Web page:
From the dean
SOE faculty helping answer pressing questions about assessment and student learning
By Bill McDiarmid
Oct. 12, 2010
Improving measures of student learning ranks as one of the most critical issues we face. Recognition that we don’t yet have the types of measures we need to drive policy, curriculum, and teaching in the right direction comes from all quarters – including the White House.
Somewhat lost amid the fanfare surrounding recent announcements of states, including North Carolina, winning Race-to-the-Top (RttT) grant competitions was the announcement that the U.S. Department of Education was funding two large consortia of states to develop new student assessments.
In the long run, the work of these consortia may have greater impact on teachers’ classroom practices than the RttT state grants.
Fundamentally, assessments are tools to determine the effects of instruction. The policy context of the past couple of decades has focused time, attention, and resources on “summative” assessments – that is, tests given at the end of a period of instruction. In North Carolina, the End-of-Grade and End-of-Year tests are examples of such assessments.
A major limitation of summative tests is that educators don’t receive their students’ test results until it’s too late to change their instruction. Although the results may be helpful to the teacher for the next year’s group of students, teachers will tell you that what worked or didn’t with one group may or may not work well with the next.
As the SOE’s Professor Greg Cizek has argued, educators need ongoing assessments of student progress. Greg was recently quoted in a New York Times article noting that “Research has long shown that more frequent testing is beneficial to kids, but educators have resisted this finding.”
This is a challenge for us as we prepare educators: How do we help them not merely understand the value of frequent assessments but how to incorporate these into their instruction?
Teachers need immediate feedback on whether or not their students are learning what they are being taught. For decades, teachers have used a variety of ways to determine whether or not their charges are learning – quizzes, question-and-response, scanning faces and body language, and so on.
Sometimes these methods provide valid information but often they don’t. For most students, when the teacher asks if everyone understands, nodding is the path of least resistance. In addition, many teachers, confronted with, say, results from a unit test, don’t feel they have time to re-teach the materials their students apparently did not learn.
We have learned from research that the students who have frequent opportunities to demonstrate their understanding of the content learn considerably more than students in classrooms lacking such opportunities. Termed “formative assessments,” these short, frequent measures of student learning provide teachers with immediate feedback to inform their teaching move.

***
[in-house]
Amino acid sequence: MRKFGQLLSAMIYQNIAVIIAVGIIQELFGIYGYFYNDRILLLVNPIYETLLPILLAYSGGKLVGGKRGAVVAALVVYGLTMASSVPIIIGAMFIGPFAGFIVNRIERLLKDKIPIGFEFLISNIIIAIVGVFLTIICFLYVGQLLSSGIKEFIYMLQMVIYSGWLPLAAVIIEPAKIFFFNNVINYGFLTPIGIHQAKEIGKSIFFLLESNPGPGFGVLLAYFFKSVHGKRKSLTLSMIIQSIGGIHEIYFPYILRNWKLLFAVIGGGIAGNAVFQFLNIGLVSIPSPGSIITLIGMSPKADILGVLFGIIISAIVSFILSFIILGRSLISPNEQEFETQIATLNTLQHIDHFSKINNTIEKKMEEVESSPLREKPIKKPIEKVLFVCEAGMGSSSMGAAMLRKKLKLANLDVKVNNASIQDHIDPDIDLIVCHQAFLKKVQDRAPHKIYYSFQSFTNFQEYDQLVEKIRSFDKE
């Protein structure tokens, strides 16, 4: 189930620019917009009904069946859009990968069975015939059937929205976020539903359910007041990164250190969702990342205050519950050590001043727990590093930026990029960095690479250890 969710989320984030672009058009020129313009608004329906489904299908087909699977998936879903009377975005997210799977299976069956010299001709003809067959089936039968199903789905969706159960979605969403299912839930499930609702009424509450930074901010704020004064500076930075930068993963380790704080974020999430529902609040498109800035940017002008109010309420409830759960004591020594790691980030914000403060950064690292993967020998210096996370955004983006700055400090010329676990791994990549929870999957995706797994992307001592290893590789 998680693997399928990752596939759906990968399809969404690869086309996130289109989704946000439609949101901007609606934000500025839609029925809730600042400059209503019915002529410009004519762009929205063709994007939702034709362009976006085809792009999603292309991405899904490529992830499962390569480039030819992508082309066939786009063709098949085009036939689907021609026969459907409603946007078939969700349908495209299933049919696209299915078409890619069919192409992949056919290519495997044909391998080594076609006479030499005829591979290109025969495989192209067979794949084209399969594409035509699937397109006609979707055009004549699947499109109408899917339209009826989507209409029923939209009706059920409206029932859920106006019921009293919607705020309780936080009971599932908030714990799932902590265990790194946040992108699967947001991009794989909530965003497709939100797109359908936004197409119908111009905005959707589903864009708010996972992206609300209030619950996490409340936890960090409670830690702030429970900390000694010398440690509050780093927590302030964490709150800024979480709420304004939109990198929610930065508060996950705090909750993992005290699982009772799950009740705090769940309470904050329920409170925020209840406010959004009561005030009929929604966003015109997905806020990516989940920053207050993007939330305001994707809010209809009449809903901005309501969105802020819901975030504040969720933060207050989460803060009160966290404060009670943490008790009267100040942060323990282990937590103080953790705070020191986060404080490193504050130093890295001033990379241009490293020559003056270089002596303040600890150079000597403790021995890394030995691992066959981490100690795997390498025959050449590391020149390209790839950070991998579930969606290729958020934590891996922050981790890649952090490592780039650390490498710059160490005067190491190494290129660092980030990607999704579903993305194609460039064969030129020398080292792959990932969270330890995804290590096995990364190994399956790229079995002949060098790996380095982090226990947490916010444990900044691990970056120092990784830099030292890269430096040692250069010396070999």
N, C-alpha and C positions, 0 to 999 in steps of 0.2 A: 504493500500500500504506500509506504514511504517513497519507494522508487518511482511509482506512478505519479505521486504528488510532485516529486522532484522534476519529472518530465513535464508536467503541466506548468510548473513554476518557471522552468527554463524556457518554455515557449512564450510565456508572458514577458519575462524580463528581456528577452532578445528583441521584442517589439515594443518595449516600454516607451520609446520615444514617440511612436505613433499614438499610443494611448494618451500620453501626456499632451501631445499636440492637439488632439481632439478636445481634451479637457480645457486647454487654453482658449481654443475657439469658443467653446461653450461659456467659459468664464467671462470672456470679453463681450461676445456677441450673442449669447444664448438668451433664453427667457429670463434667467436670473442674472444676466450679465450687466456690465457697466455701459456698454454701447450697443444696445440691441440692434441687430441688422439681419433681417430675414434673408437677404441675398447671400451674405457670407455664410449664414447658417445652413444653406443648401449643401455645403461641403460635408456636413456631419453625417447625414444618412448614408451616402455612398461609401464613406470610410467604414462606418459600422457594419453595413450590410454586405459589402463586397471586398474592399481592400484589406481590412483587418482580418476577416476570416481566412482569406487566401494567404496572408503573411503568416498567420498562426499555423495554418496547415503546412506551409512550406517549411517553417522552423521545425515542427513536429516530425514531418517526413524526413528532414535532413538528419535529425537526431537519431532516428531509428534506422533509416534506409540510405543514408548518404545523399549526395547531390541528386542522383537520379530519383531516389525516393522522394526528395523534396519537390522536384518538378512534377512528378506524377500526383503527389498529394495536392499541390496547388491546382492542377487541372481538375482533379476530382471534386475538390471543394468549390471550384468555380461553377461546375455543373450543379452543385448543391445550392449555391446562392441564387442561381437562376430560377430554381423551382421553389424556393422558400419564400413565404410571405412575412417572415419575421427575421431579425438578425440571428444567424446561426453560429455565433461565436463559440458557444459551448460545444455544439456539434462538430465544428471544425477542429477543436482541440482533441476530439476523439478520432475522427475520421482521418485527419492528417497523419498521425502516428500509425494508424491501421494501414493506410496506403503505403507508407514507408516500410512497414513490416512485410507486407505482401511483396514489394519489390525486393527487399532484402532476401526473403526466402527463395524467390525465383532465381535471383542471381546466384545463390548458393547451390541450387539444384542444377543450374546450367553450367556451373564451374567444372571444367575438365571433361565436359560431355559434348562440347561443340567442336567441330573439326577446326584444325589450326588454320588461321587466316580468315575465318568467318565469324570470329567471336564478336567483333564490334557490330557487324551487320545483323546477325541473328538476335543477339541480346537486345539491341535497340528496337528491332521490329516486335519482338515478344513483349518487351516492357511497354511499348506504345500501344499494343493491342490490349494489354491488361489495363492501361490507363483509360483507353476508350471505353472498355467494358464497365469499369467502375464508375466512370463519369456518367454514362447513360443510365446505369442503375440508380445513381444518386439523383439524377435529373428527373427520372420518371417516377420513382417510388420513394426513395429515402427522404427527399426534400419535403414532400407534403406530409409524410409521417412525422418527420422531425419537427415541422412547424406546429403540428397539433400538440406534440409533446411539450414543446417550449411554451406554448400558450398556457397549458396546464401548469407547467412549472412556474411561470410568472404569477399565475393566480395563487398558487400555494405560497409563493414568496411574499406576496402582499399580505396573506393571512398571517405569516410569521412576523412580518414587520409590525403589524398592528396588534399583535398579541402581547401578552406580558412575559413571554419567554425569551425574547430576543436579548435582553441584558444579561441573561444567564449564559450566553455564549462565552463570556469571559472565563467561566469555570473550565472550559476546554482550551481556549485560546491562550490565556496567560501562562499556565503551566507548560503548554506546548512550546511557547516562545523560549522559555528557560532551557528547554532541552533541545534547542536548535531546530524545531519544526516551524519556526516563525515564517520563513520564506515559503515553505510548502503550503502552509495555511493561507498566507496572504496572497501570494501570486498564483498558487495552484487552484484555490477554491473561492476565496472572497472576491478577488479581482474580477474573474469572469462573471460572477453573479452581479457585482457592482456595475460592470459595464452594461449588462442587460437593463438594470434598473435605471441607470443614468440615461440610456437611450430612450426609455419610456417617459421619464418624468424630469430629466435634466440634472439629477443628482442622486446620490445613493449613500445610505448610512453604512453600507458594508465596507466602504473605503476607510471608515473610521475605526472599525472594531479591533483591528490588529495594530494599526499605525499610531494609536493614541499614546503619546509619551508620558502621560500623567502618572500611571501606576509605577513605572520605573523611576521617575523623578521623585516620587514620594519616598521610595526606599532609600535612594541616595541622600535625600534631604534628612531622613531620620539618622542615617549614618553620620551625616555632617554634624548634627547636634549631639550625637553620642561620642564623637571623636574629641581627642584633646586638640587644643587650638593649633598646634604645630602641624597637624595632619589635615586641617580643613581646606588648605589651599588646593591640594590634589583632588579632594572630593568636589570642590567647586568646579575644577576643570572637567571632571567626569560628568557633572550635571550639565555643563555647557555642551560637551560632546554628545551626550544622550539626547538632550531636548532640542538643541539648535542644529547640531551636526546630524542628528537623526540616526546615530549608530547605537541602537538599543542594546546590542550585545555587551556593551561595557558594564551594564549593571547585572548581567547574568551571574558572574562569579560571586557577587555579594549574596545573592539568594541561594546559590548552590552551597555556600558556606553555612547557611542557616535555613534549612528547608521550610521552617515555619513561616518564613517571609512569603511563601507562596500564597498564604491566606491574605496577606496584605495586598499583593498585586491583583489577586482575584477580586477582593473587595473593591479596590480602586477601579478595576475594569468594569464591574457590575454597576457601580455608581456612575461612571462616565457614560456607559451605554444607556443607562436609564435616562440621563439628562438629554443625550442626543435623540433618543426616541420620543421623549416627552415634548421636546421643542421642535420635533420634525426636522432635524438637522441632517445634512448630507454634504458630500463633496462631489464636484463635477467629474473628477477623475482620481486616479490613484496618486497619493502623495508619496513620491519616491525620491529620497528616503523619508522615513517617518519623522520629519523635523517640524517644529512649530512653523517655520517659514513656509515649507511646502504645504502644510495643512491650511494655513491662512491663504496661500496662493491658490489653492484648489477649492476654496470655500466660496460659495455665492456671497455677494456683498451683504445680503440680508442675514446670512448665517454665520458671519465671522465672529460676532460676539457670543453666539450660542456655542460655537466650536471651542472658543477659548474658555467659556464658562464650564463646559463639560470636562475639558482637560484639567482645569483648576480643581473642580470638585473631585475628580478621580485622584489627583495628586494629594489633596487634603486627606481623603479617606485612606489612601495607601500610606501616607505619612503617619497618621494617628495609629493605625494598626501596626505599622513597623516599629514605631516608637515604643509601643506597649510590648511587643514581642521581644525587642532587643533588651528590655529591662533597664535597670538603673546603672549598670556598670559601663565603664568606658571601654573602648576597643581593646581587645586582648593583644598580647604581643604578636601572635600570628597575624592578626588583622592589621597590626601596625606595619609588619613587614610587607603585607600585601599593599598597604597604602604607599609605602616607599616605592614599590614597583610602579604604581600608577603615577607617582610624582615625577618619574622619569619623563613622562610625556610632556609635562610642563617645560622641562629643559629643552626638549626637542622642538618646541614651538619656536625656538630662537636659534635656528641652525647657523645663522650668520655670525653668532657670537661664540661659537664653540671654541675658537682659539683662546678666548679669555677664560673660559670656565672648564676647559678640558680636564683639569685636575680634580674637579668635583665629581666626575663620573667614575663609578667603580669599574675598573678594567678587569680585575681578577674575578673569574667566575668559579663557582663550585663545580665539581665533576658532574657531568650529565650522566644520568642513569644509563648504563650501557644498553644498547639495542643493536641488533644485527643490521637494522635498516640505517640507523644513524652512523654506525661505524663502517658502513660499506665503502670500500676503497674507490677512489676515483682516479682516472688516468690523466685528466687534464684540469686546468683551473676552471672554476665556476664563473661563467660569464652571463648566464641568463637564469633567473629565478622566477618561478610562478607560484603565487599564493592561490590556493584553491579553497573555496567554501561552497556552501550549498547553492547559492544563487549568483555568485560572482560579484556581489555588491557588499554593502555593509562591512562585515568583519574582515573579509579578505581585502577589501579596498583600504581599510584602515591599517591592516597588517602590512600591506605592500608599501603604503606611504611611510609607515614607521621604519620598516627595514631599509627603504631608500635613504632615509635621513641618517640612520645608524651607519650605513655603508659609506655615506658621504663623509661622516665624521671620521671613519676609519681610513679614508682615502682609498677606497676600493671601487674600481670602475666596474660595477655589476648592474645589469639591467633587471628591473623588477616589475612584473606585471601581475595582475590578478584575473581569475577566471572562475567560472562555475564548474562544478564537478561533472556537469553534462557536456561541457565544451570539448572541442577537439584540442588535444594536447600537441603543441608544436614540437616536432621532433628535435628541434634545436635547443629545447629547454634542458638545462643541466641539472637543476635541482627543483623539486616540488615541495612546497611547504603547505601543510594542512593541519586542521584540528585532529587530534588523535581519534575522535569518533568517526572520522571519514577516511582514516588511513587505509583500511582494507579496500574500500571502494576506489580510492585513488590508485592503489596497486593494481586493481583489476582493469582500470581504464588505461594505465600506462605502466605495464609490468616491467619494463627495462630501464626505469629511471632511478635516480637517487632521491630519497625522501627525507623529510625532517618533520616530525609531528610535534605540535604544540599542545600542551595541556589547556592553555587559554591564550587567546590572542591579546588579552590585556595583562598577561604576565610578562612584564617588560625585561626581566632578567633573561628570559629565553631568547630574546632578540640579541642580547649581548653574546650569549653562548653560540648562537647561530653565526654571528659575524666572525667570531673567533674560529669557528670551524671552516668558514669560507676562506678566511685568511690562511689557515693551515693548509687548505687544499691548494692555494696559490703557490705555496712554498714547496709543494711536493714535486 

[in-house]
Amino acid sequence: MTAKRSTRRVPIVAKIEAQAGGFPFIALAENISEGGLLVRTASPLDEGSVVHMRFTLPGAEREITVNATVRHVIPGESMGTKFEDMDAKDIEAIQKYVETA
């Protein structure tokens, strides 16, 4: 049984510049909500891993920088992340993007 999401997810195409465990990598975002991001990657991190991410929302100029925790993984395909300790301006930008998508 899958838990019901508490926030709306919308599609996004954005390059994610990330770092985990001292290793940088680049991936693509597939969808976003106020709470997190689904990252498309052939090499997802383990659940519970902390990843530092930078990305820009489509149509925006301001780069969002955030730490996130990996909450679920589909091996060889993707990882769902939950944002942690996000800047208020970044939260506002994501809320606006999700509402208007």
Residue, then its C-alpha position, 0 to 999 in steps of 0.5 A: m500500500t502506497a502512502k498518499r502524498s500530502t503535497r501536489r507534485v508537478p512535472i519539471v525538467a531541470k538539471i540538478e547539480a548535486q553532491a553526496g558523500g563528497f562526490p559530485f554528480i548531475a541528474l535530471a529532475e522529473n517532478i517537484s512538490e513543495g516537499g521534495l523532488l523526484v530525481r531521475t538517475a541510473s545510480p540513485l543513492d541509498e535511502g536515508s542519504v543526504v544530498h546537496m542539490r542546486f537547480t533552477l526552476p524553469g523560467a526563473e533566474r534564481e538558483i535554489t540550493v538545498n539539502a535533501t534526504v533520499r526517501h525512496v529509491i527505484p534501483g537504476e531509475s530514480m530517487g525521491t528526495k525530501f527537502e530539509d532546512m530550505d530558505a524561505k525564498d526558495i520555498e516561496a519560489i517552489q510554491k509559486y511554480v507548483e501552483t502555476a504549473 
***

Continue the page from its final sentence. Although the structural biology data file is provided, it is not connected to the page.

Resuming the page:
Student learning increases even more when they learn to monitor and assess their own learning – a focus of Assistant Professor Jeff Greene’s research on “self-regulated learning.”
Moreover, we are learning more about creating such assessment opportunities.
Scholars have promoted, since the 1990s, the idea of “authentic assessments” – that is, classroom tasks that reveal not merely students’ grasp of the content but their ability to apply what they are learning to “real-world” situations.
For instance, amidst a lesson on the Bill of Rights, a teacher might ask students to write letters to the editor about a local book-banning controversy, basing their argument on the First Amendment.
The new consortia will undoubtedly also investigate “performance assessments” in which students are asked to complete a task – individually or collectively – that reveals their understanding of the underlying knowledge and skills. Writing and math portfolios – both used in various state assessments over the past couple of decades -- are examples of performance tasks.
Before “No Child Left Behind,” some states, notably Kentucky, used such performance tasks as part of the state assessment. Although testing experts have trouble with the reliability of such performances, they are much more authentic – and expensive – than more conventional measures. As always, there are tradeoffs for any type of assessment.
We feel very fortunate to have both Greg Cizek and Jeff Greene on the SOE faculty. Their research provides a basis for improving our preparation of educators. Good preparation programs are grounded in research that is not only well designed and carefully conducted but that addresses the most pressing problems of practice that we face.
Click the links in the accompanying box for more of Greg’s and Jeff’s ideas and work.